Having regard to available sources of B. abortus O-chain polysaccharide, both B. abortus 1119-3 and 413 contain sLPS with O-chains of 4,6-dideoxy-4-formamido-D-mannopyranose. Upon testing purified O-chains of these two strains, both were comparable in the differentiation of negative, vaccinated and culture-positive cattle sera. The advantage of using the O-chain of B. abortus 1119-3 is that from this strain more of this antigen can be isolated than from strain 413 (500 mg for the former and 170 mg for the latter from 100 g wet weight of cells).
Similarly to the above, purified O-chains containing 4,6-dideoxy-4-acylamido-D-mannopyranose, such as from B. melitensis 16M and Y enterocolitica 0:9 gave similar reactions. Results obtained using B. abortus 1119-3 O-chain and Y. enterocolitica 0:9 O-chain are set out in the following Table 7.
TABLE 7______________________________________Comparison of Different AntigensaLabora- ANTIGENCattle tory B. abortus B. abortus Y.enterocoliticaTest Desig- 1119-3 1119-3 0:9Serum nation sLPS 0-chain 0-chain______________________________________Negative CI .sup. 0.046b 0.072 0.085 CII 0.072 0.098 0.092 Neg. 0.098 0.157 0.108Vaccinates 679 0.155 0.092 0.064 1429 0.245 0.077 0.100 1066 0.065 0.071 0.074 446 1.694 0.144 0.081 743 0.609 0.097 0.087 1426 1.411 0.160 0.122 1440 0.370 0.145 0.170B. abortus J3 2.311 0.355 0.309Infected 25 3.730 1.451 1.641 44133 3.317 1.095 0.900______________________________________ a Stored 2 weeks in 0.06M sodium carbonate buffer (pH 9.6) b Readings are for A414nm .Data <0.300 is negative, ≧0.300 is positive (note that there are no positives for vaccinate sera tested with 0chains as antigens, and that sera from infected cattle give comparable positive readings on these antigens)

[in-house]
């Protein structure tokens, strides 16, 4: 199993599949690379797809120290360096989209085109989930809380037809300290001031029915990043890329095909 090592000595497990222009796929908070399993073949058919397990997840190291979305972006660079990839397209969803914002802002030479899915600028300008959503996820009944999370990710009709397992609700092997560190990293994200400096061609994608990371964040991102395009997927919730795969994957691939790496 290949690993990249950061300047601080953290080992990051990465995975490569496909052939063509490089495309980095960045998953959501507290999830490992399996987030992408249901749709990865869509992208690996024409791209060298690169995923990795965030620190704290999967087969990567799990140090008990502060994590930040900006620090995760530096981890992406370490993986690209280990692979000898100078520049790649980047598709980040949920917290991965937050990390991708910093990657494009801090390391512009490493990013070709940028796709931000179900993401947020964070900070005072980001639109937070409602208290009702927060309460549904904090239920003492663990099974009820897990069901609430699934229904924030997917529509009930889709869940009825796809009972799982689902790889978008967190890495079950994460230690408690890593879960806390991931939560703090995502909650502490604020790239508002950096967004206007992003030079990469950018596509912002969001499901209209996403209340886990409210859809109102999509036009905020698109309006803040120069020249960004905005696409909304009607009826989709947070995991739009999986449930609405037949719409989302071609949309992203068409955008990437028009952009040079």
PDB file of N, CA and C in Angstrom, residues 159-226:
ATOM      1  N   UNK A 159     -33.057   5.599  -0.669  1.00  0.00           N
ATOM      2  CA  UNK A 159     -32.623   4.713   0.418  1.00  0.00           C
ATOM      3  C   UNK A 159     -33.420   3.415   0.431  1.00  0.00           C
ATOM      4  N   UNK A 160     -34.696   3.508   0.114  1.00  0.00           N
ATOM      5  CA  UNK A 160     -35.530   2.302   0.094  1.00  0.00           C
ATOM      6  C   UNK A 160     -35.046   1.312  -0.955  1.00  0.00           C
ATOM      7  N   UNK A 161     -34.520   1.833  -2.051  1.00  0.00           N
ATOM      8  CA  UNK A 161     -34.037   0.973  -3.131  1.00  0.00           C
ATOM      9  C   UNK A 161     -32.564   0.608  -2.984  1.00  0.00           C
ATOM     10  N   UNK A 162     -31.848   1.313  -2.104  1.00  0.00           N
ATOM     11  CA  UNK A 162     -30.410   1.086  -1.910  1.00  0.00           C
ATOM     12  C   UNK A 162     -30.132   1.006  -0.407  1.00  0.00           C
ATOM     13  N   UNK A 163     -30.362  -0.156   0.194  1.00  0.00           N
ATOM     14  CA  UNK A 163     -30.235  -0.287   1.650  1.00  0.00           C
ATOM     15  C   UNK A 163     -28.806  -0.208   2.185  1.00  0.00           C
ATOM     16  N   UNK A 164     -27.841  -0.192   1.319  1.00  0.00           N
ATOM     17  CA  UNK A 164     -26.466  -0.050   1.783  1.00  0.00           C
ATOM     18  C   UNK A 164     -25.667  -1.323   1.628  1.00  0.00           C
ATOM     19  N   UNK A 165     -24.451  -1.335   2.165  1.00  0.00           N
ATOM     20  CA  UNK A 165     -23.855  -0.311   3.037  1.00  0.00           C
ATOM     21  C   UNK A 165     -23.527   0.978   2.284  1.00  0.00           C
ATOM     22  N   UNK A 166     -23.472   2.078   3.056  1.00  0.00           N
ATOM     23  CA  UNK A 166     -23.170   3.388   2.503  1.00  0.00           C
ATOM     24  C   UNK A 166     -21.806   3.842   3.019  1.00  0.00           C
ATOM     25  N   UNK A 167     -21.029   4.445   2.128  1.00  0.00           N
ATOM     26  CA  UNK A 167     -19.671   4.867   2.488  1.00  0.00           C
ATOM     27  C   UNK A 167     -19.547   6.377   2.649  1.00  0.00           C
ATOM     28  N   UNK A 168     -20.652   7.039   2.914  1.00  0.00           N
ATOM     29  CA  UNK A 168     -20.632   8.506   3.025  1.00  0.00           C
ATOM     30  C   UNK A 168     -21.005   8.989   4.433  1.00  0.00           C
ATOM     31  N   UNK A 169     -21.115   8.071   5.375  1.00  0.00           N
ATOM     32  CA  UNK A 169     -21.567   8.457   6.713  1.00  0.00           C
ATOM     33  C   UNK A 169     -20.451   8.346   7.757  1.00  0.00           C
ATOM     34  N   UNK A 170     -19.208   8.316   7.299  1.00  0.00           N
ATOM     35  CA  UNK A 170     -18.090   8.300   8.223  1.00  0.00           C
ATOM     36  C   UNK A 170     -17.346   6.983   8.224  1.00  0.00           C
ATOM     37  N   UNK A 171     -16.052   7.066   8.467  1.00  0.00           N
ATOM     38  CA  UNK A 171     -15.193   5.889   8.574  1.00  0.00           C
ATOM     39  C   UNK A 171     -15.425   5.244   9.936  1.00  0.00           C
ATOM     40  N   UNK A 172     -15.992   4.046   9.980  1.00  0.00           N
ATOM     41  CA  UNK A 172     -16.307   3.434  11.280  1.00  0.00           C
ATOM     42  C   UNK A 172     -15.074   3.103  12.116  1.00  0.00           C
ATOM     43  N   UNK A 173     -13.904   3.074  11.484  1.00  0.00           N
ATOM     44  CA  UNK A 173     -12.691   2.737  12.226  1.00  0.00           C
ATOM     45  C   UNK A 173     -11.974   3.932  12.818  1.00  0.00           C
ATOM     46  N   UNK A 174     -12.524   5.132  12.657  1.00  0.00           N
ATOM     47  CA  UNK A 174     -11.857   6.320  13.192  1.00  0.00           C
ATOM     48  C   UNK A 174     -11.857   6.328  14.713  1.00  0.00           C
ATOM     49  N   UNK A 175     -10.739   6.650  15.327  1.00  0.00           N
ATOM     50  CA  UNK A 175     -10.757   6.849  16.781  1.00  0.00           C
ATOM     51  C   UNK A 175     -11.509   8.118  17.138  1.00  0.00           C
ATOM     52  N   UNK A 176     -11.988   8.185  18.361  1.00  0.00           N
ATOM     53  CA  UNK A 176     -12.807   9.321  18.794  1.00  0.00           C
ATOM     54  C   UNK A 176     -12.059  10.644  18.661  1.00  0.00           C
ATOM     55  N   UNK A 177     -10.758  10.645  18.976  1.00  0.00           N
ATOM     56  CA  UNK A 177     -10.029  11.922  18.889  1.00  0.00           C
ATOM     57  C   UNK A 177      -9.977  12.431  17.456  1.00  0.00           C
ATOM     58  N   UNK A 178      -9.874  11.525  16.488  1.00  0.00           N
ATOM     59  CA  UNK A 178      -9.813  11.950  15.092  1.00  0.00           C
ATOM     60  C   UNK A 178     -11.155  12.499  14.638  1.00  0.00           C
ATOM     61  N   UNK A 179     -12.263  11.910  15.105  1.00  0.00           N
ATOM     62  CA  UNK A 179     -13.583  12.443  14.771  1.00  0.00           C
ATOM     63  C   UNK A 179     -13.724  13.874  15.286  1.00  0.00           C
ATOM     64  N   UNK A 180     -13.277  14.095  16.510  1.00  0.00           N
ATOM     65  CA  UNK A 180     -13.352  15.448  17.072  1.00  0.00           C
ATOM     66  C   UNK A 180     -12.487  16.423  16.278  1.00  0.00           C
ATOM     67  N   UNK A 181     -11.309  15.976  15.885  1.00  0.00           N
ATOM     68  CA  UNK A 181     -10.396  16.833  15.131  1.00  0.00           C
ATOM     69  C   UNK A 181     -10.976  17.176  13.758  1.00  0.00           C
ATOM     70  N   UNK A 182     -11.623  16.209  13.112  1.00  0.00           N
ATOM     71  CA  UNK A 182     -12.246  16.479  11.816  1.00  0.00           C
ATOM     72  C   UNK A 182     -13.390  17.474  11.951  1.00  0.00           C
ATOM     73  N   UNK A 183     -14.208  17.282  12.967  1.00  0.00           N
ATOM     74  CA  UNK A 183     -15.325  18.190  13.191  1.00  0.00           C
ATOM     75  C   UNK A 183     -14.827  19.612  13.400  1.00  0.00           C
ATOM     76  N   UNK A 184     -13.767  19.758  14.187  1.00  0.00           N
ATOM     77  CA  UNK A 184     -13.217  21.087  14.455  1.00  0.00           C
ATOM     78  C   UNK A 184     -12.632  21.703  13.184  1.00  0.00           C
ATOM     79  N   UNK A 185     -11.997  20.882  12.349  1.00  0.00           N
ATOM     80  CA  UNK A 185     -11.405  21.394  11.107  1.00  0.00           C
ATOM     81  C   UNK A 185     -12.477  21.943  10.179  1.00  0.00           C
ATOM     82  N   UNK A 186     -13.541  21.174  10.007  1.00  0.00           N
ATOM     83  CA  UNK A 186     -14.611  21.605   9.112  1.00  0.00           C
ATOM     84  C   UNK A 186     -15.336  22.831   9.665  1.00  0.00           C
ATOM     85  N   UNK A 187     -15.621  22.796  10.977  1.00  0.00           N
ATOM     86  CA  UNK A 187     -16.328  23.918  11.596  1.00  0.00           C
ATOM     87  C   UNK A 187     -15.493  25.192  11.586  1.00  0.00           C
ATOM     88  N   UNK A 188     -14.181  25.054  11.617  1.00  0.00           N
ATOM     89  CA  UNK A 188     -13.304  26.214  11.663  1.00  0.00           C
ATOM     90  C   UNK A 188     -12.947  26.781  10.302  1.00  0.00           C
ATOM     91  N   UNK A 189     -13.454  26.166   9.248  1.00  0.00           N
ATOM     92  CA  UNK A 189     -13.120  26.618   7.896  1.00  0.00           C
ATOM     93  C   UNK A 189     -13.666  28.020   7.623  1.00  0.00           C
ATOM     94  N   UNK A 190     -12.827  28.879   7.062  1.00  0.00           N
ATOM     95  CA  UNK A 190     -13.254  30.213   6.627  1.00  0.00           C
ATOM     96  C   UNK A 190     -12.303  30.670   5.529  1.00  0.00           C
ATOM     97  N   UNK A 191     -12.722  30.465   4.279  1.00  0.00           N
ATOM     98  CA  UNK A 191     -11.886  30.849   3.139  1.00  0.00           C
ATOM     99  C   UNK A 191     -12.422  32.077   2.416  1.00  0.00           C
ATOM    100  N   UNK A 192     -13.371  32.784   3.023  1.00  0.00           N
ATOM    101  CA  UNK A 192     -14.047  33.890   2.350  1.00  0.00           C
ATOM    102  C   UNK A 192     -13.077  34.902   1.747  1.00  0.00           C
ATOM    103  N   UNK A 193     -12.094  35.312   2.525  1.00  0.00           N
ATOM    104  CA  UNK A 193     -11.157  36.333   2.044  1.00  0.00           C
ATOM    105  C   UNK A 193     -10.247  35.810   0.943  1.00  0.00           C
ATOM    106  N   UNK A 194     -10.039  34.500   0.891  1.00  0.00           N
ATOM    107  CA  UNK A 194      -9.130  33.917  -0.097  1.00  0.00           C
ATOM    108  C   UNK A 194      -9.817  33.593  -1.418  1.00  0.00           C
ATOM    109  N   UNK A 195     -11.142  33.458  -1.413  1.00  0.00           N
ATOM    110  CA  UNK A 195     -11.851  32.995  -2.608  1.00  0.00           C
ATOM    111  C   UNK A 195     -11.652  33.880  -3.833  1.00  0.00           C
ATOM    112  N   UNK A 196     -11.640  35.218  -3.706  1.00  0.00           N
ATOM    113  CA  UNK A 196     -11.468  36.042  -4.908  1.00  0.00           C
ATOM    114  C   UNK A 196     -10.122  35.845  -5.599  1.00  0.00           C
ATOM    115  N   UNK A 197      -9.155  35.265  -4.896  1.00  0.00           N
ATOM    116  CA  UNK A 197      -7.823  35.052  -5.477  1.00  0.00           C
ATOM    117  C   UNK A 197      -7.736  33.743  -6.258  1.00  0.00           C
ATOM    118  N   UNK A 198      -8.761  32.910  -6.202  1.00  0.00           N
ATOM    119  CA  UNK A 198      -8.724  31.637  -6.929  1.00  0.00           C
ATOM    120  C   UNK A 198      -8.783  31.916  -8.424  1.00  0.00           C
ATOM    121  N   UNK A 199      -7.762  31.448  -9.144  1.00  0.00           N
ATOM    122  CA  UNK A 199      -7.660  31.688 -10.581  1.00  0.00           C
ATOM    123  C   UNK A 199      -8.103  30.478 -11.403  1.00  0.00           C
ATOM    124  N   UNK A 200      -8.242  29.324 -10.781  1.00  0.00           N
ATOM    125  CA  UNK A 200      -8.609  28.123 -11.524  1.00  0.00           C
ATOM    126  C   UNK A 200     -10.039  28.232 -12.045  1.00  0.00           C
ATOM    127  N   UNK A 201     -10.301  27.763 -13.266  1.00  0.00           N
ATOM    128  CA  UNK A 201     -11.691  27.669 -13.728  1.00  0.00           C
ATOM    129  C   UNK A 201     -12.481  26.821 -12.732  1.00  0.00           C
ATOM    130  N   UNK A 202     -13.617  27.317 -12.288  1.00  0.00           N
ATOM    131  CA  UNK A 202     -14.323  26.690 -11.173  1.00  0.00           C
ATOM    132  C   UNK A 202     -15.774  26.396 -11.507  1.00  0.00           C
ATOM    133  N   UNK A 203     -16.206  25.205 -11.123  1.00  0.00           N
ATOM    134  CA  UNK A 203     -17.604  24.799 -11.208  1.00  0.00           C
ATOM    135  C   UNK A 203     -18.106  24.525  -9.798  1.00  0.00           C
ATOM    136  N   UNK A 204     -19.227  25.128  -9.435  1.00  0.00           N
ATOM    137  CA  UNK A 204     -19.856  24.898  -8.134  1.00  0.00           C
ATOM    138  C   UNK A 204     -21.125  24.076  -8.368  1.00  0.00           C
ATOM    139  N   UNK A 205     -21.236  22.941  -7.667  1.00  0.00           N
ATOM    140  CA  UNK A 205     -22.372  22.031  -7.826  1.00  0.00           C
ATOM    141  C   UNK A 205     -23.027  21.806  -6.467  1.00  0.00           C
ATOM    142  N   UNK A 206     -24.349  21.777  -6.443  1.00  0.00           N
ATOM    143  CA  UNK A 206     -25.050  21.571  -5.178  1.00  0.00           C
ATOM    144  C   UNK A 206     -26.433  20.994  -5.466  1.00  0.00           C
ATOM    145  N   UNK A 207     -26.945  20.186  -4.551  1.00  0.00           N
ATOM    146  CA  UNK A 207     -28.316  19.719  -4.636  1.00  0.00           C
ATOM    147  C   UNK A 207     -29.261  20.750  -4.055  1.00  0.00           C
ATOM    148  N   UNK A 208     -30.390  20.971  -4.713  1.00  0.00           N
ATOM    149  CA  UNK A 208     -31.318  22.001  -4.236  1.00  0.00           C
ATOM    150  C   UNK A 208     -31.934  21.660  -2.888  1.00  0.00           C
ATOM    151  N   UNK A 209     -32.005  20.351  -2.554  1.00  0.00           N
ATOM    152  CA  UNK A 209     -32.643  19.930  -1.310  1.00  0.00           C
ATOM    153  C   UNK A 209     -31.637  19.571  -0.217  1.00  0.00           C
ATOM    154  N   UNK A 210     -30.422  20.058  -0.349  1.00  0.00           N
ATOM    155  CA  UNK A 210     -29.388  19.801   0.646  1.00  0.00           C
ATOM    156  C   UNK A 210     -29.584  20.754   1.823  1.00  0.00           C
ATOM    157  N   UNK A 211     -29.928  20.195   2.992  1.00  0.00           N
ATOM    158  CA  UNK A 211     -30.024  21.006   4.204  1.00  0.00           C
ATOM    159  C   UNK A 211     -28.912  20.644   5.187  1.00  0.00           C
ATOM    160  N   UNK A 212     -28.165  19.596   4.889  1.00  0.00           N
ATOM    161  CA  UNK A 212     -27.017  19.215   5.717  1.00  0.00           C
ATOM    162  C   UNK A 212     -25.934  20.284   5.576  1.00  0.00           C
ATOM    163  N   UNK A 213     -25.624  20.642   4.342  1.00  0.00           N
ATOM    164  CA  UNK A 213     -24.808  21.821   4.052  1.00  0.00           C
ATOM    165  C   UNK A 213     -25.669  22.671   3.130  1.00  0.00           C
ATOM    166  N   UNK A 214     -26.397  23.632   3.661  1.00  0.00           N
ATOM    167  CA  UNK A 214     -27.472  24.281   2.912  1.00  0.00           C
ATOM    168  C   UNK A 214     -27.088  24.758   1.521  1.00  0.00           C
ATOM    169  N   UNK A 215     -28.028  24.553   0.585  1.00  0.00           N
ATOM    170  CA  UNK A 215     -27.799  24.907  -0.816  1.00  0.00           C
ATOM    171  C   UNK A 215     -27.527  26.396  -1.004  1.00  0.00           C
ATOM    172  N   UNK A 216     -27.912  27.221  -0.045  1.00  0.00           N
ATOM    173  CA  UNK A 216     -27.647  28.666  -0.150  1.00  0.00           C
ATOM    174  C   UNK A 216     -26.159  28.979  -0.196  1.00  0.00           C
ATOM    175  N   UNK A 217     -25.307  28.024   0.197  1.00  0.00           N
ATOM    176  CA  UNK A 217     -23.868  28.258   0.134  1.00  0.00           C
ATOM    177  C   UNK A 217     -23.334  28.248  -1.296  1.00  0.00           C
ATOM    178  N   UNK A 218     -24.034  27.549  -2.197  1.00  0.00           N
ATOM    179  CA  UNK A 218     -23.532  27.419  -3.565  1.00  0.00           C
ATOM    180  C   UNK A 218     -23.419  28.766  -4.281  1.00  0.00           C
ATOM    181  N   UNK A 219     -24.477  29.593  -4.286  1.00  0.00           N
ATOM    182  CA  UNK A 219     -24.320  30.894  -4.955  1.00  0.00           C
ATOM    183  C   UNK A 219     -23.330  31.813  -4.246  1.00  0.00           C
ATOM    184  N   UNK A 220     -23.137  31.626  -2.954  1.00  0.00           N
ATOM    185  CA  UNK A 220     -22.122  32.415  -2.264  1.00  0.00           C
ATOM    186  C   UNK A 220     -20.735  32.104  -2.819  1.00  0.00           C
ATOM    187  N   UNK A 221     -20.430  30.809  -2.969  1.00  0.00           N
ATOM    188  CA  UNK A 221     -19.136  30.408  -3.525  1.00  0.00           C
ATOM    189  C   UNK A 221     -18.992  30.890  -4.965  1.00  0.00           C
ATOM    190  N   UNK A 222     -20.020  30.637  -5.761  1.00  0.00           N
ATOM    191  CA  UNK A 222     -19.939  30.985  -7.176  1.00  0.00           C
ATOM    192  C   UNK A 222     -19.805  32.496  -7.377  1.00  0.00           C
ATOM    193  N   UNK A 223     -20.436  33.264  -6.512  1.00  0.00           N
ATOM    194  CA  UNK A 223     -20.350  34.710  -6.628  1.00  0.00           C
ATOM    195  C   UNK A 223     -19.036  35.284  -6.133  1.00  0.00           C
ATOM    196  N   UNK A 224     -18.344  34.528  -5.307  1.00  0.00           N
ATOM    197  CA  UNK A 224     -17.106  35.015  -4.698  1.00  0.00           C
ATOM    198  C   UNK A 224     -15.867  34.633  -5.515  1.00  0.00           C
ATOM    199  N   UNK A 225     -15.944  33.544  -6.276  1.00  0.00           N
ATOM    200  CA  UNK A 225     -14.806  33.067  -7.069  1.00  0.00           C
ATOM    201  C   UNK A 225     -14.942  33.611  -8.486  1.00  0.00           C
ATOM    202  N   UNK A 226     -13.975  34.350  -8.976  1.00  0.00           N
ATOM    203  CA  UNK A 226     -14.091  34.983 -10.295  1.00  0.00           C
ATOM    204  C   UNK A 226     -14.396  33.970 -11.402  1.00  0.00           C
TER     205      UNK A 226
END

A suitable concentration of antigen for coating appears to be in the range of about 1 to 5 μg/ml of O-chain for binding to polystyrene plates in the enzyme immunoassay, with an optimum concentration around 2.5μ g/ml. Lower concentrations cause decreased sensitivity, while higher concentrations give false positive results.
In carrying out step 4 of Table 2 above, a crude autoclave preparation of O-chain from B. abortus 1119-3 was extracted with phenol-water. The O-chain was found in the phenol-phase (in the highly pure form as judged by optical rotation), interphase (contaminated with sLPS as judged by ultracentrifugation characteristics) and water-phase (contaminated by nucleic acids as judged by high A260nm readings). The phenol-phase antigen worked as before, the interphase antigen gave high readings for vaccinates and culture-positive cattle sera, and the water-phase antigen gave low or negative readings for all sera tested. Therefore, the use of only purified O-chain from B. abortus is recommended.